I agree that we should strive to find personal peace.  However, I do not agree that it is necessary to find personal peace to be able to work for peace outside of ourselves.  There are many honorable people in the world that failed to attain personal peace, but contributed greatly to peace in the world.  In other words, some people work better for peace when they are living at high altitudes and plagued by stress and anxiety.  I do not feel peace when I see suffering and poverty.  I do not feel peace when I see the country where I am from waging war.  I feel anger and anxiety, which motivates me to work for peace.  In a strange way, anxiety can drive us to achieve impossible goals.  Yet, it can also kill us…  Therefore, although I believe that personal peace is desirable, I do not believe it is necessary to live a life working for peace in the world.

Here is an interesting video:


Presented by: Alejandro Pozo. Centro de Estudios para la Paz J.M. Delàs

This was a very interesting lecture.  Surprisingly, the translation to English was better than usual…  Alejandro Pozo made a strong and persuasive argument against military intervention in Libya.t

It is true that the Security Council passed a resolution aimed to protect the civilian population, but NATO and international forces are going beyond what was voted on and agreed to by international law.  In fact, they are now claiming the right to wage aggressive war.

I agree with what was said in this seminar.  We have been fed a lot of propaganda by the mainstream media and western governments about the necessity of intervening in Libya.  However, the humanitarian reasons to intervene are lies.  There are many reasons for why western powers wish to topple Gadhafi and occupy Libya.  Oil is a major reason.  Yet, it is not the only reason.  Giant corporations and the military-industrial-complex also stand to gain from the overthrow of Gadhafi and the occupation of Libya.  Of course, I do not support Gadhafi, but neither to I support war disguised as humanitarian intervention.

The language employed by the United States and its allies gives the impression that a no-fly zone is merely the prohibition of aircraft.  However, a no-fly zone actually entails the bombing of military targets and is essentially an act of war.  And, of course, the result of such strategic bombing is collateral damage—the slaughtering of innocent human beings.  Calling a war a no-fly zone is a convenient way for the United States government and its allies to garner support for another war of military aggression.  Furthermore, Ben Rhodes—the Deputy National Security Adviser—refused to concede to reporters that the U.S. bombing in Libya is an act of war.  Rather, he referred to the bombing as kinetic military action.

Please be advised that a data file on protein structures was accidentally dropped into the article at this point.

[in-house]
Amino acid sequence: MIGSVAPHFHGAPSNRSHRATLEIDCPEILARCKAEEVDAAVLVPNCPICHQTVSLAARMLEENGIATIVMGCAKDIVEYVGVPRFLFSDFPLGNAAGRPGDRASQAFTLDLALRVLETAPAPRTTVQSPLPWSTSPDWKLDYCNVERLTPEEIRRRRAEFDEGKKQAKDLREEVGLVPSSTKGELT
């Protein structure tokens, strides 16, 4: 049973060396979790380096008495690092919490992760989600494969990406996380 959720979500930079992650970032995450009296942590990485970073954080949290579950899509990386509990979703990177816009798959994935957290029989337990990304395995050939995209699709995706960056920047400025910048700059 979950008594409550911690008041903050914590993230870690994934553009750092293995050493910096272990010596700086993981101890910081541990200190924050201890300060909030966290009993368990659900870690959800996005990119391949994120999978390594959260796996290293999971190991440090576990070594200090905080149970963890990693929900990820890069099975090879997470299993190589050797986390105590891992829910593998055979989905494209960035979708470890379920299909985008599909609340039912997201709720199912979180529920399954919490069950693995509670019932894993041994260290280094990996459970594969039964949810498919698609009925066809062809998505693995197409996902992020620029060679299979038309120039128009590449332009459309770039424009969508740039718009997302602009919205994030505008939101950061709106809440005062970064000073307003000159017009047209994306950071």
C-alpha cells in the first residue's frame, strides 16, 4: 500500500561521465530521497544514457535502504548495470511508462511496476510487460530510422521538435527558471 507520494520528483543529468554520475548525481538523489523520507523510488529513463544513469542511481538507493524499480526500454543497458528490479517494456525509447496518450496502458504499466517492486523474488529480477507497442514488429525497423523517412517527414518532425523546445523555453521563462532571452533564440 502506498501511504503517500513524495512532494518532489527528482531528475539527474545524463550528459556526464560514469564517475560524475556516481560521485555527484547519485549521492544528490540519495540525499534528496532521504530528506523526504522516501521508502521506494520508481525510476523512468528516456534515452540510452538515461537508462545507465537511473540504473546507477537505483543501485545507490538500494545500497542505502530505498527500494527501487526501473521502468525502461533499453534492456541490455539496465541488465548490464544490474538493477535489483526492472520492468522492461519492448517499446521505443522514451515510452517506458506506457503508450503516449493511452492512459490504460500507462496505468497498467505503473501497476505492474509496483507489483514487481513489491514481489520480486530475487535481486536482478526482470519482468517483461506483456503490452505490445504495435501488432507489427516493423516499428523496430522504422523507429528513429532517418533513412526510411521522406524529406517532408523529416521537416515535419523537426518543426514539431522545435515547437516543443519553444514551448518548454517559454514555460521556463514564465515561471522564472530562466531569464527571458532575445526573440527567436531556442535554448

The US and its allies do not know exactly who the rebels are who they are supporting.  There are allegations that the rebels are even made up of Al Qaeda and other extremists.  This is eerily similar to what the US did during the 80’s when they supported the Mujahideen against the Soviet forces (ie. blowback).

Presented by: Eduardo Lloret, UNRWA, The United Nations Relief and Works Agency for Palestine Refugees in the Near East

The UNRWA (The United Nations Relief and Works Agency for Palestinian Refugees) is an agency that was set up in 1949 to assist, protect and stand up for the 4 million plus Palestinian refugees (and their descendents) in Syria, Lebanon, Jordan, and the occupied Palestinian territory (West Bank and Gaza).  A refugee is defined as anyone that lost their home and ability to support themselves during the 1948 conflict as well as those who lived in Palestine between June 1, 1946 and May 15, 1948.  Some of the ways it assists refugees is by providing education, health care, emergency services, and social services.

The UNRWA spends approximately $1.2 billion USD each year.  It is funded by UN member countries’ voluntary contributions.  Some of the donors are the United States, Britain, Sweden, the Arab States, Japan, and Canada.  Most of the money is spent on education, which has led to Palestine having one of the highest literacy rates in the Middle East.